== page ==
LOVE: Beast. She is my favorite character, and the symbiosis between her and Jane is fabulous. I love the imaginative approach and the settings. I love that the author writes well.
HATE: Will someone *please* teach the narrator how to pronounce "eschew?"
Loved the book and overall really like Khristine Hvam as a narrator. Honestly though, some of her mispronunciations and downright wrong words are almost laughable. Askew instead of eschew? Condensation instead of condescension? Pronouncing fleur de lis as "floor duh lease?" Oy. I can understand why the various mispronunciations - as jarring as they are to me - were missed, but the wrong words make absolutely NO SENSE whatsoever in context and no one noticed?! Still, I like Hvam's cadence and speed, and her voices are basically good (the New Orleans accent and French could use a little work). Simon Vance as narrator is still the gold standard for me.
Very interesting and thought provoking story of prejudice, love and war. There's meat presented here for those who wish to ponder the beautiful and ugly in each soul, but it's wrapped into a pleasing package of fluid and unusual prose. The setting is described in lovely and haunting terms. The performance is very *very* good (brava on the male roles!), though I have given it 4 rather than 5 stars because of some jarring mispronunciations.
The second half of the book lags in a series of flashbacks that - in my opinion - might have been more interesting broken up and scattered more. However, I can see the wisdom behind presenting them as they are, as well, so I have not rated the story down.
Based on a simple overall concept, this is a creative and well written story: a very enjoyable bonbon of a book.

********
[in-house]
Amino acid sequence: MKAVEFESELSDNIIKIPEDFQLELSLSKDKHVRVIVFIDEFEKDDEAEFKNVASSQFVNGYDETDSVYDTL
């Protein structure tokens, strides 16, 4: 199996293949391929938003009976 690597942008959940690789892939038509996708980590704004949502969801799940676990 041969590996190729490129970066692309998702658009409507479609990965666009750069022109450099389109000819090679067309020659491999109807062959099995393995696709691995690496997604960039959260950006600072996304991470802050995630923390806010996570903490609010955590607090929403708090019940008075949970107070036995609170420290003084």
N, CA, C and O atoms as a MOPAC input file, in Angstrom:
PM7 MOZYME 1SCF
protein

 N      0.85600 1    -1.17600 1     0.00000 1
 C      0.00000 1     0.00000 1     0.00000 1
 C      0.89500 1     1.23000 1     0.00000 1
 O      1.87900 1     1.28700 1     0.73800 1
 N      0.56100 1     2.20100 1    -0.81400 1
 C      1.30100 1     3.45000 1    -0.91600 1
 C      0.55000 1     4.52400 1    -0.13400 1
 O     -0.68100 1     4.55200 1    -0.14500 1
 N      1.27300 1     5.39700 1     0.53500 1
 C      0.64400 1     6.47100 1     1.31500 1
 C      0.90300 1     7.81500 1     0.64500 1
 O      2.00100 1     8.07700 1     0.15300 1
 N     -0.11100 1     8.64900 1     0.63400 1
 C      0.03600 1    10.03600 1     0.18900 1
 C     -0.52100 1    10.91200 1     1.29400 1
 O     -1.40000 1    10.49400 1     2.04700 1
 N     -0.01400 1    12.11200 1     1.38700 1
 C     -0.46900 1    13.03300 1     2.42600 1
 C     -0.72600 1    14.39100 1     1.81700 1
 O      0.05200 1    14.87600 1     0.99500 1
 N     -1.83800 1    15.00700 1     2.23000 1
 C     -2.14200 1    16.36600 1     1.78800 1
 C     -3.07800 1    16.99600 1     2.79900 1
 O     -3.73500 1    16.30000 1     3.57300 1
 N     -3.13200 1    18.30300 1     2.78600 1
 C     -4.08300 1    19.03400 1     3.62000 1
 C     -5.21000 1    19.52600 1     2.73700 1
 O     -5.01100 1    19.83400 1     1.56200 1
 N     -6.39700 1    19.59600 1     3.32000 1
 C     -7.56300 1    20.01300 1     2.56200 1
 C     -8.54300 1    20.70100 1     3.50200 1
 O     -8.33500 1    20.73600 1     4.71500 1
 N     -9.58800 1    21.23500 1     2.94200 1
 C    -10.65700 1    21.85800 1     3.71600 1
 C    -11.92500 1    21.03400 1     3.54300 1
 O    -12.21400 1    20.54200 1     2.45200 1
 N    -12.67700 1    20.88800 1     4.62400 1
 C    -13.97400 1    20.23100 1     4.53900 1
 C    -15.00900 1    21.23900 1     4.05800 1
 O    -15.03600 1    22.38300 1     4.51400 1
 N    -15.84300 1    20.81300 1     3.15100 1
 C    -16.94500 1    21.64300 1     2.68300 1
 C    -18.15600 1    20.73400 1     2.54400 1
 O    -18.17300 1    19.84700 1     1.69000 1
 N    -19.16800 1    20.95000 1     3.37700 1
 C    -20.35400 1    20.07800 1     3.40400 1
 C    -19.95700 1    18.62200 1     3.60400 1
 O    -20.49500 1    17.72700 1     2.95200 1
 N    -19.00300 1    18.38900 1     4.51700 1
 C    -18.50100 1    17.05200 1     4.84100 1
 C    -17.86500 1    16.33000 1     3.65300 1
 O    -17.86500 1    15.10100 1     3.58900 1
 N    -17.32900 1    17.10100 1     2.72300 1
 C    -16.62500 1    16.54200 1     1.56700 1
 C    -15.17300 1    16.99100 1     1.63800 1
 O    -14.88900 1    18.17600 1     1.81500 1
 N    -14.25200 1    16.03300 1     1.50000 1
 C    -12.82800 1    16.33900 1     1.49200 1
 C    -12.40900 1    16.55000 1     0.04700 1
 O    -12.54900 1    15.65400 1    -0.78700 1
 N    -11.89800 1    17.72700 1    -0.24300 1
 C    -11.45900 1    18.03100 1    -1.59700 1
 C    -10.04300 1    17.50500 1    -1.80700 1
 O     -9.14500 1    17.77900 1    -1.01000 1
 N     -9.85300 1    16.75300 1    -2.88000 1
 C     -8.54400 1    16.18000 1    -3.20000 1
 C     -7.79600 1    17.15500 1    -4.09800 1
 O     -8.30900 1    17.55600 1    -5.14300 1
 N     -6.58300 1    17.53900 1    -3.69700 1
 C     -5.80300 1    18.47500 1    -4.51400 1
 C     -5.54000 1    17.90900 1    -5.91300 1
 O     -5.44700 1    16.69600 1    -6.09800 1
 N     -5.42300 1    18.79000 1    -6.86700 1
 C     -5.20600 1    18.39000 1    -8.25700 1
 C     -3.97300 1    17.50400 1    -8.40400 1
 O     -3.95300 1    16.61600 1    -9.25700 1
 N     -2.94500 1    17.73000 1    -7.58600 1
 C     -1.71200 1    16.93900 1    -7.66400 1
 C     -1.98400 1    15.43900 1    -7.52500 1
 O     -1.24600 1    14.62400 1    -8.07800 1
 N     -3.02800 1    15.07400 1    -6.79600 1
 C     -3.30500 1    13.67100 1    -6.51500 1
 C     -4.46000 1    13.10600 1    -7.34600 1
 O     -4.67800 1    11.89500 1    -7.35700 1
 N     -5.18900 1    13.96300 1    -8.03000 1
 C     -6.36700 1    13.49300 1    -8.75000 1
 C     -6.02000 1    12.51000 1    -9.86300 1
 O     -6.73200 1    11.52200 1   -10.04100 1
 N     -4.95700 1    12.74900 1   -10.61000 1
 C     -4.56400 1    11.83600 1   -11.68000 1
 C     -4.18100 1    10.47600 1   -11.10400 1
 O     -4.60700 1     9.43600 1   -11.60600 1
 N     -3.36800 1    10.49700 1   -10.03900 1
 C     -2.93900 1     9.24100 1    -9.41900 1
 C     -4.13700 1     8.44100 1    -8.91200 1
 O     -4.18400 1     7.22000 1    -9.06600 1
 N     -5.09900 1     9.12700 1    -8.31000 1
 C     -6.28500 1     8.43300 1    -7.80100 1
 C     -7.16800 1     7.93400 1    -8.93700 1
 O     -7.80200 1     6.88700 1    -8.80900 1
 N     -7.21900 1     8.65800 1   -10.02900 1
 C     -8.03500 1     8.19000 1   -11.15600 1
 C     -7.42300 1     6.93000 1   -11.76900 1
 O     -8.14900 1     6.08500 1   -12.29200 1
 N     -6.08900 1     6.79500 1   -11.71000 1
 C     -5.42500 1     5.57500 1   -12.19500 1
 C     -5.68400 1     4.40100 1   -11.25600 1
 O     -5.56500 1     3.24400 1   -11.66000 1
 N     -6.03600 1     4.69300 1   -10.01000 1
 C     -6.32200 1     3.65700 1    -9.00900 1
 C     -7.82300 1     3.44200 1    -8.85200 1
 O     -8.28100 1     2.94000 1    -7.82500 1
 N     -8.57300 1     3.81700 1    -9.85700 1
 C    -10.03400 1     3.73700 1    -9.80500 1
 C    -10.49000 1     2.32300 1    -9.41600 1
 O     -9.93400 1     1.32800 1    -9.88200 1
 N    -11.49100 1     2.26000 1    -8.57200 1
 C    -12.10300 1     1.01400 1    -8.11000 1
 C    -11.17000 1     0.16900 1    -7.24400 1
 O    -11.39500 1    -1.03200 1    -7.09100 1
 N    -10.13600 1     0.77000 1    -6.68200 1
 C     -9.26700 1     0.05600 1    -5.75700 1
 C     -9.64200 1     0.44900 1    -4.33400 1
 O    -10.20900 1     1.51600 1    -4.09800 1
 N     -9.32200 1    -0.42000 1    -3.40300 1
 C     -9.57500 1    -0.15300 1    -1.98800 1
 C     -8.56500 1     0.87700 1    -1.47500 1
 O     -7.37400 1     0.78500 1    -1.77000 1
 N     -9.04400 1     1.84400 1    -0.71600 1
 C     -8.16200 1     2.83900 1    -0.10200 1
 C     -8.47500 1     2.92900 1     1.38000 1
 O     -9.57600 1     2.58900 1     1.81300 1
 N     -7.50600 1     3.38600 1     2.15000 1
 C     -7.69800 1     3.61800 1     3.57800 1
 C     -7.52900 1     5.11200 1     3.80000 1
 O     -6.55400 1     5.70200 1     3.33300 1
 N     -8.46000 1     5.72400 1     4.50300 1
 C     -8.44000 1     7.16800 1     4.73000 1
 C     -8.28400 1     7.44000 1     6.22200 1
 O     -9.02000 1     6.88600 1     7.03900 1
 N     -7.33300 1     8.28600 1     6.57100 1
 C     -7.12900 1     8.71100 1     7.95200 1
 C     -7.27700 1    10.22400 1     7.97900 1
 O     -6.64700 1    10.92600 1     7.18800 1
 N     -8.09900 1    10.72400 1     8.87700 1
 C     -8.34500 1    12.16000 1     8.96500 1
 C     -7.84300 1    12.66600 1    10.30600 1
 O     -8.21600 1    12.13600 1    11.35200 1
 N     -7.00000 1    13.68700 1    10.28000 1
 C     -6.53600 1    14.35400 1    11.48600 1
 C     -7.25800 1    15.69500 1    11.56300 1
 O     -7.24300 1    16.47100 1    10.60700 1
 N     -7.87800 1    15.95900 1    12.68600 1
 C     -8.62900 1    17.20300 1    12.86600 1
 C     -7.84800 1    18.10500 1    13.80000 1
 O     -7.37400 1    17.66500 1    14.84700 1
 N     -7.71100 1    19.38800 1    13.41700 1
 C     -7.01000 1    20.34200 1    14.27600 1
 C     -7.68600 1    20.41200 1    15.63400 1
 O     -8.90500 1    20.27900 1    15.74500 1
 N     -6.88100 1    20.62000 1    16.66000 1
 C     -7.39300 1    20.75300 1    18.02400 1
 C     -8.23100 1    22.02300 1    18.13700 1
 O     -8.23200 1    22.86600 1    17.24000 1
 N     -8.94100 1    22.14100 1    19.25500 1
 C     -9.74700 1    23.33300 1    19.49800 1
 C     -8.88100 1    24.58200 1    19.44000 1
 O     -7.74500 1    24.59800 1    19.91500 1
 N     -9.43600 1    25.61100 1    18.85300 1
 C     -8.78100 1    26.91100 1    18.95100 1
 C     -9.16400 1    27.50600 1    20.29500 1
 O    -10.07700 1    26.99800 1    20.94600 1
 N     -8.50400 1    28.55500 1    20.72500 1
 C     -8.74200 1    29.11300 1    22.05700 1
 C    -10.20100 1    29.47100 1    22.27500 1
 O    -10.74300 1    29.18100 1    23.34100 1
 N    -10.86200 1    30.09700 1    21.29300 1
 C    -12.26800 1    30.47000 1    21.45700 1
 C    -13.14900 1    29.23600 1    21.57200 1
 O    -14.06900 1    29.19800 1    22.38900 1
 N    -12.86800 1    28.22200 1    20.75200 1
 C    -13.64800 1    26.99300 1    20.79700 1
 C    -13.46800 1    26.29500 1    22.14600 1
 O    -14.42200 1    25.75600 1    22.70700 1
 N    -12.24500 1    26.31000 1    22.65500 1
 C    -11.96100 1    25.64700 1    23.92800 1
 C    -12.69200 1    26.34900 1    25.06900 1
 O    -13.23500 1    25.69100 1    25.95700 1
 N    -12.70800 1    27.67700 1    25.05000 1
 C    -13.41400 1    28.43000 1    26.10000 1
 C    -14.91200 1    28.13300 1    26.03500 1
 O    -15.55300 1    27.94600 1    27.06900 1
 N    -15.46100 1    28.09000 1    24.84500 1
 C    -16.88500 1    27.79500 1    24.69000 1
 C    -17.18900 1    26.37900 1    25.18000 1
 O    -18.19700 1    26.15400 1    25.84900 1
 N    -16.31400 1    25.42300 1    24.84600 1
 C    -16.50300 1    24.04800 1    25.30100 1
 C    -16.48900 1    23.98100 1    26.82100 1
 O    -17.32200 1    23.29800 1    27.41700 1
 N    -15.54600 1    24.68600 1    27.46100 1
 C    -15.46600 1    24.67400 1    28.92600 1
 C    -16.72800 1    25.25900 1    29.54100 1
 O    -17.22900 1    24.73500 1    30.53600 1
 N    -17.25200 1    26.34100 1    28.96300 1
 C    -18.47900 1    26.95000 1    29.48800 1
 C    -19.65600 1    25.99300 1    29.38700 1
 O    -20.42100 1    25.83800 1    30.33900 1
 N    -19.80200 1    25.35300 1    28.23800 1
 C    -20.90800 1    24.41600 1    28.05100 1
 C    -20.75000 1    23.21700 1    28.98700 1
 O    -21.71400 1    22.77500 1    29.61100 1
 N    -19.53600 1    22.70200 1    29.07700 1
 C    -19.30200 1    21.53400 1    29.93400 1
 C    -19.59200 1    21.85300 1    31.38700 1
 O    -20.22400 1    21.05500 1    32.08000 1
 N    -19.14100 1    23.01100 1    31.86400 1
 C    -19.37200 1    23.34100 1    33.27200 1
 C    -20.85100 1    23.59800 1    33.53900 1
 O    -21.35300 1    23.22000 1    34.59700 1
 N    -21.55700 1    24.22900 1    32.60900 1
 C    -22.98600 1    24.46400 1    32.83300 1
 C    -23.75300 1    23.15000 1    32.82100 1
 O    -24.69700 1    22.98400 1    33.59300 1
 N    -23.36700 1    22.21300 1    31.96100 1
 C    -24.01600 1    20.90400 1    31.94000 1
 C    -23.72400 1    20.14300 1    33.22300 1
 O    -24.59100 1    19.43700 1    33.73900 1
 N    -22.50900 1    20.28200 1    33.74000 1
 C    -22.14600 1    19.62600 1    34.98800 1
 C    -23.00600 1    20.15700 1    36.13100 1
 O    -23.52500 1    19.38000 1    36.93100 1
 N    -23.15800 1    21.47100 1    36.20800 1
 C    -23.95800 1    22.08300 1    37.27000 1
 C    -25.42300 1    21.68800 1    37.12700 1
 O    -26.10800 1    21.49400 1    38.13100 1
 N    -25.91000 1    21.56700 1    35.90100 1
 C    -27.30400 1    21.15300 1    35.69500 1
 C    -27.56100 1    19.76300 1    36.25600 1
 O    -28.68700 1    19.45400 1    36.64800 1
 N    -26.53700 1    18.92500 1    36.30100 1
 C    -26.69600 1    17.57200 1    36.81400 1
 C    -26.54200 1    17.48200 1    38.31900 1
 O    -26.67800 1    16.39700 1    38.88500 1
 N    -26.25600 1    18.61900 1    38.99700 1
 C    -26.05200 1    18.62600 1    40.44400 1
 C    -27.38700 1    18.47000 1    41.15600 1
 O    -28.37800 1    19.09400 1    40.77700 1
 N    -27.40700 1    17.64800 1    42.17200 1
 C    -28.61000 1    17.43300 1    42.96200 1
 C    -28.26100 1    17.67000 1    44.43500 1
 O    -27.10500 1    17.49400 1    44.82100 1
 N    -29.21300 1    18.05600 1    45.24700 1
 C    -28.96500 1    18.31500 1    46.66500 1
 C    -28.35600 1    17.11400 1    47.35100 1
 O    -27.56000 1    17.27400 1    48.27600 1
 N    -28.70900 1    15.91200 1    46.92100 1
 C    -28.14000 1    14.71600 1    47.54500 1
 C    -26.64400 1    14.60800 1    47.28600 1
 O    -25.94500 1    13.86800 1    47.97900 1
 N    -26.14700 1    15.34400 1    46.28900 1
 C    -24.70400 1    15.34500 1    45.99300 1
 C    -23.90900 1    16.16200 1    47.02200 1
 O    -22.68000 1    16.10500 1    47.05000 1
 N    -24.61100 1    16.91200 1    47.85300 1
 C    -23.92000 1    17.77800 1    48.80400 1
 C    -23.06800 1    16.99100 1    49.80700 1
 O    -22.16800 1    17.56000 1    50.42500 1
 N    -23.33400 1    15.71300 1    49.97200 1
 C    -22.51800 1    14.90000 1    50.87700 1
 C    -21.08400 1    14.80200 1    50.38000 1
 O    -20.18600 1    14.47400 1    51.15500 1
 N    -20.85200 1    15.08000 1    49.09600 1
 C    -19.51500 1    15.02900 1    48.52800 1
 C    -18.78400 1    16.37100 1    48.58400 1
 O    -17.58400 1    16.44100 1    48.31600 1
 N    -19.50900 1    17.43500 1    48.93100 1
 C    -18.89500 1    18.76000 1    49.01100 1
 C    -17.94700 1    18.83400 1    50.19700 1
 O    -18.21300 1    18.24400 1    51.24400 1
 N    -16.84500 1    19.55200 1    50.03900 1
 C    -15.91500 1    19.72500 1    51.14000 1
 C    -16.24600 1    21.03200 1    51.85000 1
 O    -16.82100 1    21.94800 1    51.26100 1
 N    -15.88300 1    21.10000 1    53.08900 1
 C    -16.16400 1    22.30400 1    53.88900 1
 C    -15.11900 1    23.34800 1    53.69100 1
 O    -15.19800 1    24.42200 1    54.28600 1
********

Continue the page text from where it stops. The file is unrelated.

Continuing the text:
Love Rick Riordan's books. I always read my son's, but this time I thought I'd try the audio version. It was difficult to get past the pronunciation of Gaia, which should be GUY-ya, but was instead pronounced GEE-ya.
The story is wonderful as always; I love the clever way Riordan updates the old myths and applies the characters and situations to the modern age. I always have some great laughs. The narrator was ok, though his breathless portrayal of the female characters was definitely off when they were kicking *ss. Meh.
Someone who likes listening to sloowwwwwww reading by a kindergarten teacher.
No - I couldn't stand listening to the reader long enough even to guess what the story was like. What I heard was well written, though. I didn't want to review the story itself because I didn't feel I had heard enough, but was compelled to submit a rating in order to write a review. Sorry about that.
Horribly horribly slow and unnatural pacing and inflection.
The writing seemed to be good. I plan to read it (in written form).
Why on Earth do narrators think they have to read so slowly?!?! Good heavens. It's torture!
I particularly loved the voice of Oberon and the old native American. The pop culture references, mythology and historical aspects are brilliant.
The series is like Rick Riordan for adults. Love all the popular culture references and puns.
I listened to the first three in this series. I didn't enjoy this one as much. It almost sounded as though there was a new producer who kept telling him "you need to be much more serious." Hated that he seemed to read a bit slower - it almost put me to sleep - and with more studied inflections in the first half and the snarky, edgy, flippant nature of his voice was toned down with processing. Note: another reviewer said that he forgot to speak with a rasp in one part when his throat was injured. That bit of dialogue was actually when he was speaking to Oberon telepathically so it fit. The second half picked back up and was more enjoyable.
I love this series. My husband keeps asking me why I'm laughing out loud. It's just too much fun. Thank you Kevin Hearn and Luke Daniels!
Report Inappropriate Content